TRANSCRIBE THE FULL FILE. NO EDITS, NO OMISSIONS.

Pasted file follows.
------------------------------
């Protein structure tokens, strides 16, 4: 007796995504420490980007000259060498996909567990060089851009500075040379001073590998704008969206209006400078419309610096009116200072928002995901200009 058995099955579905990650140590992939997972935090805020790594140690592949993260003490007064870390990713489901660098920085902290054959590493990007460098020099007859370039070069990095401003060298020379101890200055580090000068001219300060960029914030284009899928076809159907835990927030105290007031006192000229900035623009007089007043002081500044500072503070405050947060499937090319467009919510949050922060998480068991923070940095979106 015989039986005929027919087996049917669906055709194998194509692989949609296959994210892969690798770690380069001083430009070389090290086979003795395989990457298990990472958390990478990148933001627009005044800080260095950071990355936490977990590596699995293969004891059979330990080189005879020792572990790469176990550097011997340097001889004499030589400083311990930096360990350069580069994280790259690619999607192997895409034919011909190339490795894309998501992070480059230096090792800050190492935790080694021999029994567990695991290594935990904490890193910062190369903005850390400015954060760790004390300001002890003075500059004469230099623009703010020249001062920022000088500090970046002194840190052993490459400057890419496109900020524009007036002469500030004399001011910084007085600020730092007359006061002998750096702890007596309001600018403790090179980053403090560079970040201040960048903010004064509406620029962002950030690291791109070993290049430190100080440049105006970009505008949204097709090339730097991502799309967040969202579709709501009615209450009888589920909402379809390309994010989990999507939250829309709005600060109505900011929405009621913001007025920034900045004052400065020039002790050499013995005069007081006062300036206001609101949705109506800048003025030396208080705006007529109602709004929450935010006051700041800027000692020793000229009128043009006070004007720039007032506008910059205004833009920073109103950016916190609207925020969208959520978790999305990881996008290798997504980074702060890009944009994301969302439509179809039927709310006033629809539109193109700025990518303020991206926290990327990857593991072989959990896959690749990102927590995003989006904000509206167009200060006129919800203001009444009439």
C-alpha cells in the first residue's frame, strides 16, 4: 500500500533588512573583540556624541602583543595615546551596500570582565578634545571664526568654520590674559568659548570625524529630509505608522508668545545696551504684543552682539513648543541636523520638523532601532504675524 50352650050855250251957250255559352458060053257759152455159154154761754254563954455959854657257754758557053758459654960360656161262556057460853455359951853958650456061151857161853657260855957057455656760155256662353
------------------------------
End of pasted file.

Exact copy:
């Protein structure tokens, strides 16, 4: 007796995504420490980007000259060498996909567990060089851009500075040379001073590998704008969206209006400078419309610096009116200072928002995901200009 058995099955579905990650140590992939997972935090805020790594140690592949993260003490007064870390990713489901660098920085902290054959590493990007460098020099007859370039070069990095401003060298020379101890200055580090000068001219300060960029914030284009899928076809159907835990927030105290007031006192000229900035623009007089007043002081500044500072503070405050947060499937090319467009919510949050922060998480068991923070940095979106 015989039986005929027919087996049917669906055709194998194509692989949609296959994210892969690798770690380069001083430009070389090290086979003795395989990457298990990472958390990478990148933001627009005044800080260095950071990355936490977990590596699995293969004891059979330990080189005879020792572990790469176990550097011997340097001889004499030589400083311990930096360990350069580069994280790259690619999607192997895409034919011909190339490795894309998501992070480059230096090792800050190492935790080694021999029994567990695991290594935990904490890193910062190369903005850390400015954060760790004390300001002890003075500059004469230099623009703010020249001062920022000088500090970046002194840190052993490459400057890419496109900020524009007036002469500030004399001011910084007085600020730092007359006061002998750096702890007596309001600018403790090179980053403090560079970040201040960048903010004064509406620029962002950030690291791109070993290049430190100080440049105006970009505008949204097709090339730097991502799309967040969202579709709501009615209450009888589920909402379809390309994010989990999507939250829309709005600060109505900011929405009621913001007025920034900045004052400065020039002790050499013995005069007081006062300036206001609101949705109506800048003025030396208080705006007529109602709004929450935010006051700041800027000692020793000229009128043009006070004007720039007032506008910059205004833009920073109103950016916190609207925020969208959520978790999305990881996008290798997504980074702060890009944009994301969302439509179809039927709310006033629809539109193109700025990518303020991206926290990327990857593991072989959990896959690749990102927590995003989006904000509206167009200060006129919800203001009444009439």
C-alpha cells in the first residue's frame, strides 16, 4: 500500500533588512573583540556624541602583543595615546551596500570582565578634545571664526568654520590674559568659548570625524529630509505608522508668545545696551504684543552682539513648543541636523520638523532601532504675524 50352650050855250251957250255559352458060053257759152455159154154761754254563954455959854657257754758557053758459654960360656161262556057460853455359951853958650456061151857161853657260855957057455656760155256662353